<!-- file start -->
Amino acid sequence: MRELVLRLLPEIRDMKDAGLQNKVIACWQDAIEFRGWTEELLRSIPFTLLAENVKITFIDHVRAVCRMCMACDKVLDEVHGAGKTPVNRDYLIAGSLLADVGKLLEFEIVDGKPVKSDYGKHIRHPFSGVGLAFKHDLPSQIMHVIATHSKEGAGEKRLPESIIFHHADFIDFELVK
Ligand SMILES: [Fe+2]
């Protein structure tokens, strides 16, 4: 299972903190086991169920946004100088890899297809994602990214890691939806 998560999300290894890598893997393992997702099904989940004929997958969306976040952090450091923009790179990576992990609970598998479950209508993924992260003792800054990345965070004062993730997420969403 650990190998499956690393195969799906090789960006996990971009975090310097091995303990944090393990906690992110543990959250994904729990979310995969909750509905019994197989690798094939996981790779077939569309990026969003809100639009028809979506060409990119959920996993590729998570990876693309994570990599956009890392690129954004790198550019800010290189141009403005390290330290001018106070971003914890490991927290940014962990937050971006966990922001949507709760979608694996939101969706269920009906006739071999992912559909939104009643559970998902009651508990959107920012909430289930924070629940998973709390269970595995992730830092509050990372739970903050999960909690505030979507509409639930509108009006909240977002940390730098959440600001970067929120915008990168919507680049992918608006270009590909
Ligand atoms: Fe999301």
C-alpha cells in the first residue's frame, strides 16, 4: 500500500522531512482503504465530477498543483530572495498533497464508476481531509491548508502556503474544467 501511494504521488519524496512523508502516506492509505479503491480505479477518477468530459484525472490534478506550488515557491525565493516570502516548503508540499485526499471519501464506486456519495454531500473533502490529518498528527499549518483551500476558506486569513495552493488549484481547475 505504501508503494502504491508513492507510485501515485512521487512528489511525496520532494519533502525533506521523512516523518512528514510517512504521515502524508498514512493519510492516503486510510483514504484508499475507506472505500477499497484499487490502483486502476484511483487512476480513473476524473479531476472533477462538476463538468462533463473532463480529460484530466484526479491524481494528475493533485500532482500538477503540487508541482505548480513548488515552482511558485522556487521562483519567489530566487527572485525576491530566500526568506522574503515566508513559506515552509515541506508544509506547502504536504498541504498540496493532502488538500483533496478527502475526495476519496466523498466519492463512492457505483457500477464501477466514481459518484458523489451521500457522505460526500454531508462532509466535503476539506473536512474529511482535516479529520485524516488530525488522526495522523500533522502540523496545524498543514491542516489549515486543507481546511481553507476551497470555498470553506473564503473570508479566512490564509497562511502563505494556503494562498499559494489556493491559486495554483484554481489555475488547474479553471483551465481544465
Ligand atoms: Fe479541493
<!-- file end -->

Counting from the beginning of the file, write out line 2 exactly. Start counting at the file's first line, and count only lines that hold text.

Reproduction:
Ligand SMILES: [Fe+2]